Wings un­de­sired

Pasatiempo - - Moving Images - Rob DeWalt The New Mex­i­can

II­diots and An­gels, an­i­mated fea­ture, not rated, CCA Cine­math­eque, 4 chiles A sear­ing beam of morn­ing light cuts through the win­dow of a sparsely dec­o­rated sub­ur­ban bed­room. An alarm clock rings ma­ni­a­cally. A cute bird chirps with en­thu­si­asm from the win­dowsill.

All are un­wel­come sig­nals — the uni­verse’s in­struc­tions for an an­gry man to crawl from be­neath his sheets and trudge to­ward an­other day in a dreary life pop­u­lated by what he per­ceives as a cat­tle call of id­iots. His bit­ter­ness is pal­pa­ble as he grits his teeth and growls, hurls the clock at the bird, rises from his lonely bed, and climbs into the shower. The man will re­peat this pat­tern many times. And then he’ll die. And then, ei­ther for re­demp­tion or for more earthly pun­ish­ment, he’ll be re­born.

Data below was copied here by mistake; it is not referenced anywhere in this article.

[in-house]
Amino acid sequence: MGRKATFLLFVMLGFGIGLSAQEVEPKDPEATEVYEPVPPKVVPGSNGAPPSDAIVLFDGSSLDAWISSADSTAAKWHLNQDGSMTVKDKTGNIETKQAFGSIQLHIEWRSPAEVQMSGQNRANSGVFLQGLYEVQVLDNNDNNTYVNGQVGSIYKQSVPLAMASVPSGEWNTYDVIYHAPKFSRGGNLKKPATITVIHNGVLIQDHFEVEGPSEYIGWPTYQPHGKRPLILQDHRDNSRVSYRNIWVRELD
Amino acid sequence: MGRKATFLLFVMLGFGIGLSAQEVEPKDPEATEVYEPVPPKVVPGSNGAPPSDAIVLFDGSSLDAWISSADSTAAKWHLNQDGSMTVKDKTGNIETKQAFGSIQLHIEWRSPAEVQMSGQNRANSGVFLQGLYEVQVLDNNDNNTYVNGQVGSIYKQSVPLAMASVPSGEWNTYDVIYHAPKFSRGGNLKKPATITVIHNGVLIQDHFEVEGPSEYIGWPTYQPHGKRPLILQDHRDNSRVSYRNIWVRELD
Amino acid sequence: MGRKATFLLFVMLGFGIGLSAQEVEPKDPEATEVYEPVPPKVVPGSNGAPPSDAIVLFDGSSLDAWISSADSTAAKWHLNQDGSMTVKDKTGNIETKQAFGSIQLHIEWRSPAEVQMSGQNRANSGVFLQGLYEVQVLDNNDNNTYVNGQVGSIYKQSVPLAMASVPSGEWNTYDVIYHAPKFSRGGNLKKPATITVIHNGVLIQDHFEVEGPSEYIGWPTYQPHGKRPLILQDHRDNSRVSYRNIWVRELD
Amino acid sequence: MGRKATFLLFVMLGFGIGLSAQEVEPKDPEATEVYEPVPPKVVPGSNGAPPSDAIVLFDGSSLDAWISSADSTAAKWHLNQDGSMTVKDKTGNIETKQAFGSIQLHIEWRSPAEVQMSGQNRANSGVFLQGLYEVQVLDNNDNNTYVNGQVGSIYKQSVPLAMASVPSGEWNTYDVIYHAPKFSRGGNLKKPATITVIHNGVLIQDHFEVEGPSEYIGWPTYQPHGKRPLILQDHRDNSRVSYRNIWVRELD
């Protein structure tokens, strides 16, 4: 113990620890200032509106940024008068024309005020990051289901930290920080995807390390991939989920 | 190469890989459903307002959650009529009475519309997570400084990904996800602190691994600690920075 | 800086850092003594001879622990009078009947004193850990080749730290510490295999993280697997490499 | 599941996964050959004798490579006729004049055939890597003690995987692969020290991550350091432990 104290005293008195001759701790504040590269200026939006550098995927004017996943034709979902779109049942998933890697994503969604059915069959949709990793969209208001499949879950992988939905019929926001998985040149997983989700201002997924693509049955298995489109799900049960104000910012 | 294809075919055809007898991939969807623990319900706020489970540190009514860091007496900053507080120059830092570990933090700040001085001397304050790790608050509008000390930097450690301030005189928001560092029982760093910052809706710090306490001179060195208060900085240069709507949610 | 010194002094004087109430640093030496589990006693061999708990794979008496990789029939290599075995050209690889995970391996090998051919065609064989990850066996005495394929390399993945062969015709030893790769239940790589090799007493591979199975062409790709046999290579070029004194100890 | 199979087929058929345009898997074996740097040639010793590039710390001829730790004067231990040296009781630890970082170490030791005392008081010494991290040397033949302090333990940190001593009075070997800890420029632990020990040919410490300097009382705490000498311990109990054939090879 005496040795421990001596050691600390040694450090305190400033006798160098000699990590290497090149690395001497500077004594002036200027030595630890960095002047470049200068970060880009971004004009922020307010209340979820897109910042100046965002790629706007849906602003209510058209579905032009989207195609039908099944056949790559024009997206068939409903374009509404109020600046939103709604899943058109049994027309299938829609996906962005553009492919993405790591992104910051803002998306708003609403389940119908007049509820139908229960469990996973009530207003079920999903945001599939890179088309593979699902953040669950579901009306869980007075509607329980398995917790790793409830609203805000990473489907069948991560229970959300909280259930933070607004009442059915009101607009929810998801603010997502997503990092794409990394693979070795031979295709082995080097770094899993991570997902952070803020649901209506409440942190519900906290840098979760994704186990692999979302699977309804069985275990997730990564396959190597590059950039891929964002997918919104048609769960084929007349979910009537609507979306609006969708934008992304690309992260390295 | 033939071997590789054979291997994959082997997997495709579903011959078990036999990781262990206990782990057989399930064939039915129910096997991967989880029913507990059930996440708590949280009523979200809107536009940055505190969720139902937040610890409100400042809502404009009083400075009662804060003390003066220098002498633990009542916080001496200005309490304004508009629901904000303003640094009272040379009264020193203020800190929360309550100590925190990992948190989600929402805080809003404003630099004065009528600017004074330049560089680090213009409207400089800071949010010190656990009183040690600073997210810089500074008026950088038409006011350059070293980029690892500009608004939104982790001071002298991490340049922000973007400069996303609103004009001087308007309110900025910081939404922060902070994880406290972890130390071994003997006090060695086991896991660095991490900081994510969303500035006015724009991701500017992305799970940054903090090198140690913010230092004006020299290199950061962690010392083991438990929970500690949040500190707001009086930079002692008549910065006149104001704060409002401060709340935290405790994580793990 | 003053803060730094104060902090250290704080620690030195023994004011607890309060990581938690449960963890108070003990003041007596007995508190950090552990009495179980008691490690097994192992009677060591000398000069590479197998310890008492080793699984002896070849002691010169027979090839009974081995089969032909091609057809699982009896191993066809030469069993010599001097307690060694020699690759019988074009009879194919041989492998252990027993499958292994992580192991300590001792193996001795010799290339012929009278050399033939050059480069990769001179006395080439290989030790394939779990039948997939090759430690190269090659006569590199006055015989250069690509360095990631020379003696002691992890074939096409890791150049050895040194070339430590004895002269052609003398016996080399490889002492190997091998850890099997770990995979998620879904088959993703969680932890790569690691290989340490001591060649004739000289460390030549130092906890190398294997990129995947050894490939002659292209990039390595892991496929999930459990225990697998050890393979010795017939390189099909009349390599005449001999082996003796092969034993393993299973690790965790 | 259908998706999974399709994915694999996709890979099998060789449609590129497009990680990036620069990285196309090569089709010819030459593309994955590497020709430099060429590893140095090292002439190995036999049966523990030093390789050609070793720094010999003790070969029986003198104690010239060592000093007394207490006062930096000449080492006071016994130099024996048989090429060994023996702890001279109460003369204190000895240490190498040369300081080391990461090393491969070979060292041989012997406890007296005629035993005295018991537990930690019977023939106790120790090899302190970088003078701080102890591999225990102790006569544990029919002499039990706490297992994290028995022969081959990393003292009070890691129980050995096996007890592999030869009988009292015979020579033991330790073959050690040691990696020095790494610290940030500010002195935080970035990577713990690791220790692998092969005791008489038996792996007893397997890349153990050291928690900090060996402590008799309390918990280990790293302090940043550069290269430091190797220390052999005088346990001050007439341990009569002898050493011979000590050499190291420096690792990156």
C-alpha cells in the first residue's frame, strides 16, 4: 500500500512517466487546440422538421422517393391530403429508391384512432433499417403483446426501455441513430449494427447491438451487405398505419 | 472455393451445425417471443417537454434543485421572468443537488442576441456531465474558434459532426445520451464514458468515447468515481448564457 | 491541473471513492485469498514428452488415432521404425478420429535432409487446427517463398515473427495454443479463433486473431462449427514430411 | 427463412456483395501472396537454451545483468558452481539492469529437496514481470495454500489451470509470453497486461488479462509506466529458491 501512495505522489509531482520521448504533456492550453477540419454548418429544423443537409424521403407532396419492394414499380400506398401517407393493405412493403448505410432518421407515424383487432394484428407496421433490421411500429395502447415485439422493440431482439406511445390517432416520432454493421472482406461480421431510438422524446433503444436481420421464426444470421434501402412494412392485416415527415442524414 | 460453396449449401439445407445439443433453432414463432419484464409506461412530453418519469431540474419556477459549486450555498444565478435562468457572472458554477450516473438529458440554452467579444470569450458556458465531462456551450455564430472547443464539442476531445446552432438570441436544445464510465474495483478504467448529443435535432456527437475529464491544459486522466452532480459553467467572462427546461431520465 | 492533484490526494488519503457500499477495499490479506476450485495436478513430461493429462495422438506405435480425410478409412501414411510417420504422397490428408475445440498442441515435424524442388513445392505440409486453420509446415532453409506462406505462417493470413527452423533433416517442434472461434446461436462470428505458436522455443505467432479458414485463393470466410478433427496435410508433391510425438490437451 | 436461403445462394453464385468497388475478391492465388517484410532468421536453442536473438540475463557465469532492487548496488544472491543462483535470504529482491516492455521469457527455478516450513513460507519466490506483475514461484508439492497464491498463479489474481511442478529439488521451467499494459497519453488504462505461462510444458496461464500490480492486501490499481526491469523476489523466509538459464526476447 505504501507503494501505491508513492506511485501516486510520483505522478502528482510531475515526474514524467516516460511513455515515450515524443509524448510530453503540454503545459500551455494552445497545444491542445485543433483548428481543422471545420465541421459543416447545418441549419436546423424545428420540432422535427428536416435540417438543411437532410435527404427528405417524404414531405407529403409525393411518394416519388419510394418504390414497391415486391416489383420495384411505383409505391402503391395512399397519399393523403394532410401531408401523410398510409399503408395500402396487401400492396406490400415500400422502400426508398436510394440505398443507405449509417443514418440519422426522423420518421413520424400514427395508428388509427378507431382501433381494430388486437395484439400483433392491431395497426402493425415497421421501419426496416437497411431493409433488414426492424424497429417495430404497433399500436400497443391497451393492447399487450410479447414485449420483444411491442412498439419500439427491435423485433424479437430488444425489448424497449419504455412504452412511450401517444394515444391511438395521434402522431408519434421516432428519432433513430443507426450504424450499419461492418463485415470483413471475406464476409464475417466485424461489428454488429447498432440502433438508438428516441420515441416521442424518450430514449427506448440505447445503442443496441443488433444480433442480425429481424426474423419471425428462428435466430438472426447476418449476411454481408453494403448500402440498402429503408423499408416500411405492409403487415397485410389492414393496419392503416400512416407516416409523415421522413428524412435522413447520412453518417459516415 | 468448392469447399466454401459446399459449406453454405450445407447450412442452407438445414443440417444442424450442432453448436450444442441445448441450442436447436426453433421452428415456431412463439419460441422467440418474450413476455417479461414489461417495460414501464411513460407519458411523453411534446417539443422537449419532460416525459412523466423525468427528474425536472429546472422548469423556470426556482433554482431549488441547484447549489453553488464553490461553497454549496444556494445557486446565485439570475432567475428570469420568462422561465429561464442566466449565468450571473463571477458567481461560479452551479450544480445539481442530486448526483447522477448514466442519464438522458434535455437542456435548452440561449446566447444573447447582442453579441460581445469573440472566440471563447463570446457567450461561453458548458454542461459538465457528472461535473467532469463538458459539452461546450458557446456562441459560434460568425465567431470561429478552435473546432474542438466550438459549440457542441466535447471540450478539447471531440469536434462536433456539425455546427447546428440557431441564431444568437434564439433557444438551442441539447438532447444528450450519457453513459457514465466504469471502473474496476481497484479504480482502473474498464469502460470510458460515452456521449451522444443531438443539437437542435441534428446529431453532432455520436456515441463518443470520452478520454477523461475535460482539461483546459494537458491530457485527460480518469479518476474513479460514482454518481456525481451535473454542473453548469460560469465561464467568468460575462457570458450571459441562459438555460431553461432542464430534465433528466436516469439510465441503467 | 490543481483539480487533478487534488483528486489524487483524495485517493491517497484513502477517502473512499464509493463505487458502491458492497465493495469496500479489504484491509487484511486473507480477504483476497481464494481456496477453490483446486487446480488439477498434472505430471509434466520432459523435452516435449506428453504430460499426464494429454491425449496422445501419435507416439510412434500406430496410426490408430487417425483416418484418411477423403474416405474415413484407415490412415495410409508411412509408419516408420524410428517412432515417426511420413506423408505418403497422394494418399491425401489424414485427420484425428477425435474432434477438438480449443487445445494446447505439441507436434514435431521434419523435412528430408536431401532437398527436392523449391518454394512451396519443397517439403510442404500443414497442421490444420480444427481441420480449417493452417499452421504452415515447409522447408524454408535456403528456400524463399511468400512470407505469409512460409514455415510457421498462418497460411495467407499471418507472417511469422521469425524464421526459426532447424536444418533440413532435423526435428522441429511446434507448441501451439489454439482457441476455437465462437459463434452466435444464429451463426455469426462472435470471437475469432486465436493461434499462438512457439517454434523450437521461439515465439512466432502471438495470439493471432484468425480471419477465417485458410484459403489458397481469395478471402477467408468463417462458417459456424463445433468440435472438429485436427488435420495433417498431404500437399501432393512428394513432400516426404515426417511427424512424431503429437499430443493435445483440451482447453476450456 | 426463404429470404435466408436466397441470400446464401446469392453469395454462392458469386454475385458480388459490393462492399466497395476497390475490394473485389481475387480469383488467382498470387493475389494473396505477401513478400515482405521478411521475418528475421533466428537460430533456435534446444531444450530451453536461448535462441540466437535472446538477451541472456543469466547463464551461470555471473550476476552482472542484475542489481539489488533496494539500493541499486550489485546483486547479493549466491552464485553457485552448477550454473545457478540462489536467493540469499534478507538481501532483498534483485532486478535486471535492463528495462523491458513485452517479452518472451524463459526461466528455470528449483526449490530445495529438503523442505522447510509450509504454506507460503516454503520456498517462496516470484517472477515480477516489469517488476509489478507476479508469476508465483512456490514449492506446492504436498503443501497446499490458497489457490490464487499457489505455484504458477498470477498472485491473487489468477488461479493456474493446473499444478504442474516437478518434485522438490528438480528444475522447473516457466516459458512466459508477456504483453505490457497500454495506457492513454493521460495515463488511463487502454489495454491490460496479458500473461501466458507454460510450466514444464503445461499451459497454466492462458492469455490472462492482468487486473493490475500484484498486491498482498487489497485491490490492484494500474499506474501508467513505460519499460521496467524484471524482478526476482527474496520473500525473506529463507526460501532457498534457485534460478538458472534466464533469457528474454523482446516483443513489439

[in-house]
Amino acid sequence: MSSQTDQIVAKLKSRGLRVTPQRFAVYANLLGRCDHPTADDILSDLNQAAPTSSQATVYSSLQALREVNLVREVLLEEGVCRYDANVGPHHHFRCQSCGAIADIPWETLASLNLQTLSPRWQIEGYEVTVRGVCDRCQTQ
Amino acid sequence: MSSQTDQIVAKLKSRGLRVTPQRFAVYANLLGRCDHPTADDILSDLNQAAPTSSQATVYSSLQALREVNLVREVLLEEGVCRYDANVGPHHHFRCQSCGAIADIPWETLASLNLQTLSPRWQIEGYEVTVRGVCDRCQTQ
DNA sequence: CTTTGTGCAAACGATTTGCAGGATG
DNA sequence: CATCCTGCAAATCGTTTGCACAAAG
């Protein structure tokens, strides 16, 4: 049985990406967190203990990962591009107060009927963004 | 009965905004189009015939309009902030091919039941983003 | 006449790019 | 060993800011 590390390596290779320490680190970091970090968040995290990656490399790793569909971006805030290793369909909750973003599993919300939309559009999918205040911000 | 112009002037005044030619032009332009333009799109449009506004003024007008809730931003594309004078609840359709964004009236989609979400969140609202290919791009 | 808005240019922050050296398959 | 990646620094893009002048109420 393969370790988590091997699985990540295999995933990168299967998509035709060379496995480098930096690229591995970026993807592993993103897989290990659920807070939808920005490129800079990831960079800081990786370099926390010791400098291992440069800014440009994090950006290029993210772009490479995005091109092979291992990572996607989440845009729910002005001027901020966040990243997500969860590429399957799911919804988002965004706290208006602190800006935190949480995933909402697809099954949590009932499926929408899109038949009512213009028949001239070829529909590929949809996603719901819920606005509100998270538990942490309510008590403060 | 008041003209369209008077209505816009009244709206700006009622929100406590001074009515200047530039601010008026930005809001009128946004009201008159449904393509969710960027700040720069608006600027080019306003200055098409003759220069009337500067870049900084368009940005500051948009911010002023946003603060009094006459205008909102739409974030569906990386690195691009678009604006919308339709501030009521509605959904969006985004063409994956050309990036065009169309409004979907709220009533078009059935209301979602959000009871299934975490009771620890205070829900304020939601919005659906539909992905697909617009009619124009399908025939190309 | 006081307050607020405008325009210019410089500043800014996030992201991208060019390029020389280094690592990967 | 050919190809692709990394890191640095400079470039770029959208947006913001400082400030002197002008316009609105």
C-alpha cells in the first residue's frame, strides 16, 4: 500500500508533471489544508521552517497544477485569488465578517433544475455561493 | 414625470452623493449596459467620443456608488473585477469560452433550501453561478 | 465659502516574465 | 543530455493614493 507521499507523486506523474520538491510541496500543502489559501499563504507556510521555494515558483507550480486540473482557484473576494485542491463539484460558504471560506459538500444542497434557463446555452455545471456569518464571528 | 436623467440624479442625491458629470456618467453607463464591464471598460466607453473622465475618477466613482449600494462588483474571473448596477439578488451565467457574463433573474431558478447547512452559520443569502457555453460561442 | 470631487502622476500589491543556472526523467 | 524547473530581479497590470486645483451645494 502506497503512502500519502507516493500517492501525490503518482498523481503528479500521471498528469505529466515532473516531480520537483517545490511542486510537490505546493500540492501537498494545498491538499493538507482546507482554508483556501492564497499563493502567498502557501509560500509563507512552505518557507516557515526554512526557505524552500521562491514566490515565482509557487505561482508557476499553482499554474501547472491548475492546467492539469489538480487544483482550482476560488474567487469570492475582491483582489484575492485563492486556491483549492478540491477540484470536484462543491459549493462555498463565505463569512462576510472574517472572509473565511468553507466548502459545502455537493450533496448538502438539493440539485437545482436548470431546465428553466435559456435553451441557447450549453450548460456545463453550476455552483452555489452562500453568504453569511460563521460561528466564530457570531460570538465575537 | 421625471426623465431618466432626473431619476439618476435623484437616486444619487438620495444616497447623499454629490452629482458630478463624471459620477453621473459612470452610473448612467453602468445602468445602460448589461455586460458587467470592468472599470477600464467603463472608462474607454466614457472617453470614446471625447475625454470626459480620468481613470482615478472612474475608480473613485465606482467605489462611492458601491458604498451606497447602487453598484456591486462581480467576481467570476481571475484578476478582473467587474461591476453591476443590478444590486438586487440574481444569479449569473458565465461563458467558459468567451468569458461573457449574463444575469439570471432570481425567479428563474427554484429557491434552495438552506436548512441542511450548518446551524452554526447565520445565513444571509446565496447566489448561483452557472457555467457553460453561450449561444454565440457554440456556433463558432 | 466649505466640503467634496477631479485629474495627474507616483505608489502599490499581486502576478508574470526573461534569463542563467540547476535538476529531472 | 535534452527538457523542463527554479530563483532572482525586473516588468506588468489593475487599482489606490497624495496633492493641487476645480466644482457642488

In in­de­pen­dent an­i­ma­tor Bill Plymp­ton’s new­est self-pro­duced, self-penned, and self-di­rected film (his sixth fea­ture), which de­buted at the Tribeca Film Fes­ti­val in 2008 and is now hit­ting the­aters in limited re­lease, the pro­tag­o­nist is no an­gel. He’s a gun dealer, a drunk­ard, a thief, a chain smoker, a groper of women, and an un­abashed cel­e­brant of oth­ers peo­ple’s mis­for­tunes. If you take his park­ing space, he’ll light you up like a Molo­tov cock­tail af­ter cut­ting off your neck­tie and us­ing it as a fuse pro­trud­ing from your car’s gas tank. Get used to it. There are plenty of peo­ple to burn in this film, in one fashion or an­other.

Most of the an­gry man’s life tran­spires on a barstool in a neigh­bor­hood wa­ter­ing hole called Bart’s. The bar­maid has dreams of be­com­ing a dancer. The bar owner, who is be­trothed to the bar­maid, is more concerned with money than mar­i­tal bliss.

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